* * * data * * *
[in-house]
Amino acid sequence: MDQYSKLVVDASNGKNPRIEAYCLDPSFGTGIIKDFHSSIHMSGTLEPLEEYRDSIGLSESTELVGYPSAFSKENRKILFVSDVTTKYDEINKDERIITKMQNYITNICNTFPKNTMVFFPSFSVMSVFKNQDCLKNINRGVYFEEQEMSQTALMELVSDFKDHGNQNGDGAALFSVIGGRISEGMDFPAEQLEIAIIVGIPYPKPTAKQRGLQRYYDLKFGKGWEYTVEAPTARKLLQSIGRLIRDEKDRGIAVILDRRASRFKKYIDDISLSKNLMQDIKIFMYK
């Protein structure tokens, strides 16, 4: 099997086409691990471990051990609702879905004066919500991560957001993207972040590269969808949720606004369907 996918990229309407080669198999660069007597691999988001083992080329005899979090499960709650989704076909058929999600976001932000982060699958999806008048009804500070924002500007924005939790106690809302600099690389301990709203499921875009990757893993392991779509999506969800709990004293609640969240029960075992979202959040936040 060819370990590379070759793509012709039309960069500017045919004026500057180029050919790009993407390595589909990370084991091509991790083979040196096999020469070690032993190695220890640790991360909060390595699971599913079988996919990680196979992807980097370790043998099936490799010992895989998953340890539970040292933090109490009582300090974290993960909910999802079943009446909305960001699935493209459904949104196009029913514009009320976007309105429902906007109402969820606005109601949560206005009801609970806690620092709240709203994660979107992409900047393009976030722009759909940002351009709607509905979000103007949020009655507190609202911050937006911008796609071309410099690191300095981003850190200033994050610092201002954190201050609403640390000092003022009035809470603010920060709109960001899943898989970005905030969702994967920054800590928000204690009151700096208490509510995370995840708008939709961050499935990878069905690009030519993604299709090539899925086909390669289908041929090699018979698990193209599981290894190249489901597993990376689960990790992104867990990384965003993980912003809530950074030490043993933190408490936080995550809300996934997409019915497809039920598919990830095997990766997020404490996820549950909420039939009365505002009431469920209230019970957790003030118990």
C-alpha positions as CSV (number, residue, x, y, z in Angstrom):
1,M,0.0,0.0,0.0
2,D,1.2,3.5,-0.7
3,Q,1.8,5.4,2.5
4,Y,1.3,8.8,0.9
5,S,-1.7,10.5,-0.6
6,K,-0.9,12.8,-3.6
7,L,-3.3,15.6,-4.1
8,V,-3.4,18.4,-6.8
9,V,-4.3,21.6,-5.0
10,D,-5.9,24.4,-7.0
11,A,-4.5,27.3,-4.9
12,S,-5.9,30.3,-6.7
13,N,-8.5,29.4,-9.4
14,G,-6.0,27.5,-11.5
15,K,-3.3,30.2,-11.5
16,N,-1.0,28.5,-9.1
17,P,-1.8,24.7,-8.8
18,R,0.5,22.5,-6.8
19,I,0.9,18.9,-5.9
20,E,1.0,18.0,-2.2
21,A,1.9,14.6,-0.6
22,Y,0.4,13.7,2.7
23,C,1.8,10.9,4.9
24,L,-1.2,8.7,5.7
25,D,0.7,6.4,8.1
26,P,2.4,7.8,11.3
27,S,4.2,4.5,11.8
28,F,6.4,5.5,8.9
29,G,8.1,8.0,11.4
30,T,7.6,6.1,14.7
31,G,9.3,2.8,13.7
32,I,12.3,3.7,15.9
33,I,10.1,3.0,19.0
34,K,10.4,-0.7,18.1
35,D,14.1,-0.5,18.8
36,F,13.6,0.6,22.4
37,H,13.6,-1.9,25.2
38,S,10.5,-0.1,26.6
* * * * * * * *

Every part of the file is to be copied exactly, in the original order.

[in-house]
Amino acid sequence: MDQYSKLVVDASNGKNPRIEAYCLDPSFGTGIIKDFHSSIHMSGTLEPLEEYRDSIGLSESTELVGYPSAFSKENRKILFVSDVTTKYDEINKDERIITKMQNYITNICNTFPKNTMVFFPSFSVMSVFKNQDCLKNINRGVYFEEQEMSQTALMELVSDFKDHGNQNGDGAALFSVIGGRISEGMDFPAEQLEIAIIVGIPYPKPTAKQRGLQRYYDLKFGKGWEYTVEAPTARKLLQSIGRLIRDEKDRGIAVILDRRASRFKKYIDDISLSKNLMQDIKIFMYK
């Protein structure tokens, strides 16, 4: 099997086409691990471990051990609702879905004066919500991560957001993207972040590269969808949720606004369907 996918990229309407080669198999660069007597691999988001083992080329005899979090499960709650989704076909058929999600976001932000982060699958999806008048009804500070924002500007924005939790106690809302600099690389301990709203499921875009990757893993392991779509999506969800709990004293609640969240029960075992979202959040936040 060819370990590379070759793509012709039309960069500017045919004026500057180029050919790009993407390595589909990370084991091509991790083979040196096999020469070690032993190695220890640790991360909060390595699971599913079988996919990680196979992807980097370790043998099936490799010992895989998953340890539970040292933090109490009582300090974290993960909910999802079943009446909305960001699935493209459904949104196009029913514009009320976007309105429902906007109402969820606005109601949560206005009801609970806690620092709240709203994660979107992409900047393009976030722009759909940002351009709607509905979000103007949020009655507190609202911050937006911008796609071309410099690191300095981003850190200033994050610092201002954190201050609403640390000092003022009035809470603010920060709109960001899943898989970005905030969702994967920054800590928000204690009151700096208490509510995370995840708008939709961050499935990878069905690009030519993604299709090539899925086909390669289908041929090699018979698990193209599981290894190249489901597993990376689960990790992104867990990384965003993980912003809530950074030490043993933190408490936080995550809300996934997409019915497809039920598919990830095997990766997020404490996820549950909420039939009365505002009431469920209230019970957790003030118990």
C-alpha positions as CSV (number, residue, x, y, z in Angstrom):
1,M,0.0,0.0,0.0
2,D,1.2,3.5,-0.7
3,Q,1.8,5.4,2.5
4,Y,1.3,8.8,0.9
5,S,-1.7,10.5,-0.6
6,K,-0.9,12.8,-3.6
7,L,-3.3,15.6,-4.1
8,V,-3.4,18.4,-6.8
9,V,-4.3,21.6,-5.0
10,D,-5.9,24.4,-7.0
11,A,-4.5,27.3,-4.9
12,S,-5.9,30.3,-6.7
13,N,-8.5,29.4,-9.4
14,G,-6.0,27.5,-11.5
15,K,-3.3,30.2,-11.5
16,N,-1.0,28.5,-9.1
17,P,-1.8,24.7,-8.8
18,R,0.5,22.5,-6.8
19,I,0.9,18.9,-5.9
20,E,1.0,18.0,-2.2
21,A,1.9,14.6,-0.6
22,Y,0.4,13.7,2.7
23,C,1.8,10.9,4.9
24,L,-1.2,8.7,5.7
25,D,0.7,6.4,8.1
26,P,2.4,7.8,11.3
27,S,4.2,4.5,11.8
28,F,6.4,5.5,8.9
29,G,8.1,8.0,11.4
30,T,7.6,6.1,14.7
31,G,9.3,2.8,13.7
32,I,12.3,3.7,15.9
33,I,10.1,3.0,19.0
34,K,10.4,-0.7,18.1
35,D,14.1,-0.5,18.8
36,F,13.6,0.6,22.4
37,H,13.6,-1.9,25.2
38,S,10.5,-0.1,26.6